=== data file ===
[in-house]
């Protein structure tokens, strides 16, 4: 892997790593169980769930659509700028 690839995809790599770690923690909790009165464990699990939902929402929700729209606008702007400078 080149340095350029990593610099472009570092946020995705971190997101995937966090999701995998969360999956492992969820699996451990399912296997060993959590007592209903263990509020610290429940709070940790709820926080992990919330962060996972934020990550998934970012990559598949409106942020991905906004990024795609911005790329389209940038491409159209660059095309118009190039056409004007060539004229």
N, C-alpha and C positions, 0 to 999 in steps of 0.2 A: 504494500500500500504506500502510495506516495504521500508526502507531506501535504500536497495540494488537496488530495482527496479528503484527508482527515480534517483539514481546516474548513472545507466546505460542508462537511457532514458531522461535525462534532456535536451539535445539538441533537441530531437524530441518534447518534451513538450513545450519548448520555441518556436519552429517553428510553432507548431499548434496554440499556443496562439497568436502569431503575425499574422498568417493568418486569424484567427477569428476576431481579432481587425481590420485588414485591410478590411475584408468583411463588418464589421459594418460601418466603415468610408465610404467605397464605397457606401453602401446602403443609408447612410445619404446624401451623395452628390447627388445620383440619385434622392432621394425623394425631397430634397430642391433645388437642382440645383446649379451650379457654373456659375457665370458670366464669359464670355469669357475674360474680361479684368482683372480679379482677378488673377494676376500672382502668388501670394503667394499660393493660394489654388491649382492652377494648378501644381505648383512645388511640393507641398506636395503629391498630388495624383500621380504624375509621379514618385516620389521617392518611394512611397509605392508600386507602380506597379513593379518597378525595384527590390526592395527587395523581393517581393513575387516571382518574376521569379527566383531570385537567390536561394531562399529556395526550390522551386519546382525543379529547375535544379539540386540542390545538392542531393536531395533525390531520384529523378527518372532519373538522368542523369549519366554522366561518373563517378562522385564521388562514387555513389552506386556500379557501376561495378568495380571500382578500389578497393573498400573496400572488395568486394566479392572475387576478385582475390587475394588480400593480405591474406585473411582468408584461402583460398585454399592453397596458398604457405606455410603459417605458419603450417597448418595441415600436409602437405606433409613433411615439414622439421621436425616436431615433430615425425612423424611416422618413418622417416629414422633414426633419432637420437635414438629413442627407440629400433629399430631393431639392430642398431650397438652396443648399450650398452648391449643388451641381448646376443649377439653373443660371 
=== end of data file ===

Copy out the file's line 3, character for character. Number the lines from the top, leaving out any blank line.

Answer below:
N, C-alpha and C positions, 0 to 999 in steps of 0.2 A: 504494500500500500504506500502510495506516495504521500508526502507531506501535504500536497495540494488537496488530495482527496479528503484527508482527515480534517483539514481546516474548513472545507466546505460542508462537511457532514458531522461535525462534532456535536451539535445539538441533537441530531437524530441518534447518534451513538450513545450519548448520555441518556436519552429517553428510553432507548431499548434496554440499556443496562439497568436502569431503575425499574422498568417493568418486569424484567427477569428476576431481579432481587425481590420485588414485591410478590411475584408468583411463588418464589421459594418460601418466603415468610408465610404467605397464605397457606401453602401446602403443609408447612410445619404446624401451623395452628390447627388445620383440619385434622392432621394425623394425631397430634397430642391433645388437642382440645383446649379451650379457654373456659375457665370458670366464669359464670355469669357475674360474680361479684368482683372480679379482677378488673377494676376500672382502668388501670394503667394499660393493660394489654388491649382492652377494648378501644381505648383512645388511640393507641398506636395503629391498630388495624383500621380504624375509621379514618385516620389521617392518611394512611397509605392508600386507602380506597379513593379518597378525595384527590390526592395527587395523581393517581393513575387516571382518574376521569379527566383531570385537567390536561394531562399529556395526550390522551386519546382525543379529547375535544379539540386540542390545538392542531393536531395533525390531520384529523378527518372532519373538522368542523369549519366554522366561518373563517378562522385564521388562514387555513389552506386556500379557501376561495378568495380571500382578500389578497393573498400573496400572488395568486394566479392572475387576478385582475390587475394588480400593480405591474406585473411582468408584461402583460398585454399592453397596458398604457405606455410603459417605458419603450417597448418595441415600436409602437405606433409613433411615439414622439421621436425616436431615433430615425425612423424611416422618413418622417416629414422633414426633419432637420437635414438629413442627407440629400433629399430631393431639392430642398431650397438652396443648399450650398452648391449643388451641381448646376443649377439653373443660371 